When an employee quits, it always adds more stress to your workplace, even if you’re glad to see them go. But, in the hustle of wrapping up projects, shifting duties, and searching for a replacement, don’t miss out on the opportunity to glean what could be the most honest feedback you’ve ever gotten from an employee. Exit interviews offer you the chance to learn what your workers really think of your business and its practices, and while it is too late to stop that particular employee from leaving, it does arm you with the information you need to increase the retention of your remaining staff.
Check out these five, must-ask questions to maximize your exit interviews and the information you garner from them.
What is your reason for leaving?
Basic as it sounds, you’ve got to start somewhere, and this is the best place to begin. Most likely you’ll receive a pretty basic answer such as better pay or more opportunities, but don’t discount what the interviewee says. As you talk with the exiting employee, you’ll be able to use their initial response as a benchmark to judge their other answers. And, you really do want, and need, to know why they’re leaving since employee turnover is on the rise and costing employers in productivity and profitability.
Could your departure have been avoided?
Another reason you should conduct exit interviews is in an effort to learn of and address any harassment, discrimination, or retaliations taking place in the workplace. Their response may help you dig deeper into their reason for leaving and ensure there is no hidden causes that they’re afraid to talk about. It will also give you steps to take in order to hopefully stop other employees from leaving in the future.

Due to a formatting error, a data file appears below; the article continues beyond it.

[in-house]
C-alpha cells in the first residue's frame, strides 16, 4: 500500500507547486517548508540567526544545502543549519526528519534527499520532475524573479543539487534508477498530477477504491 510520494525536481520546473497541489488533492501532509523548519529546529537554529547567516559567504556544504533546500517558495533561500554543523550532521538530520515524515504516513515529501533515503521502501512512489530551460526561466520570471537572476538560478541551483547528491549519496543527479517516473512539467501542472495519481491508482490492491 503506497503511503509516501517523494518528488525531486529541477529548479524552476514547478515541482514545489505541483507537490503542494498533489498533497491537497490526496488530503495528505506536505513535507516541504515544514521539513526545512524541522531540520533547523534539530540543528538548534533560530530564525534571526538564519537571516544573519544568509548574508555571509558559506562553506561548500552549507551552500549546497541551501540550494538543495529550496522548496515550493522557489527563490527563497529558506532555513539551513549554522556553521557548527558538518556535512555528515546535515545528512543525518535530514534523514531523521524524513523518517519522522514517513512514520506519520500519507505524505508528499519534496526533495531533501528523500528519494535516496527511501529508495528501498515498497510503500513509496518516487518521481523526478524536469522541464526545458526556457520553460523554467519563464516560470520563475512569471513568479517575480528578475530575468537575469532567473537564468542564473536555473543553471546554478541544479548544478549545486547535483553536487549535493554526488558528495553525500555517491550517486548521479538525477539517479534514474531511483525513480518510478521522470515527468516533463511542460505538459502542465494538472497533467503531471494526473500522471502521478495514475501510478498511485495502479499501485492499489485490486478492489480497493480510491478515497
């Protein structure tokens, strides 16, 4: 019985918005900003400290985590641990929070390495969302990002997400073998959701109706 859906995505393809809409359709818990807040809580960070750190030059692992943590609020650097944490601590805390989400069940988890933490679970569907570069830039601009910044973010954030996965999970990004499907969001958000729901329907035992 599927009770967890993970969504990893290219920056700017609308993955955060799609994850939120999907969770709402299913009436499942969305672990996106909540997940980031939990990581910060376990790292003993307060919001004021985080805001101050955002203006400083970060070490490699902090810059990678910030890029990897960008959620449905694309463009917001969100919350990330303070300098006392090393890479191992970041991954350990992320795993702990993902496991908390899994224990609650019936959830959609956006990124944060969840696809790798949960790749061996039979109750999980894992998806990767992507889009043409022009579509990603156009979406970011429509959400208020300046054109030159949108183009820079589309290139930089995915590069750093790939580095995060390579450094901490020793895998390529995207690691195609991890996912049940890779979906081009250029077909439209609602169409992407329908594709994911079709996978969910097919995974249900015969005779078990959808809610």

What will your new position offer that your current one didn’t?
As the turnover battle heats up, you have to know what your competition is offering that you’re not. Certainly, there will be benefits or perks that you can’t offer due to financial or cultural reasons. But, at least you’ll know what you’re up against, and may even be able to make a few adjustments. For instance, you might not be able to offer a 36-hour work week, but you could offer a flexible work schedule of four 10-hour days.
What are we doing right?
This conversation shouldn’t be completely focused on bashing your company. You also want to hear what you’re doing right so you’re able to recognize your team’s strengths and can play off them as you work to retain other staff members and attract new employees. Most likely, every departing worker won’t give the same answer, but you’re goal is to look for and recognize patterns in their answers, both in what they do like and what they don’t.
Would you recommend this company to a friend?
This is a final shot at uncovering the employee’s reason for leaving, as well as how deep grievances run. There will always be turnover within every company, and some employees truly do leave on good terms, so this will provide insight into where they stand. If someone isn’t willing to recommend your business to a friend looking for work, there really is a problem that needs your attention.
Having that final conversation with a departing employee can be awkward, but don’t miss out on your chance to better your team and business. You might be surprised at how insightful, and helpful, the feedback could prove to be.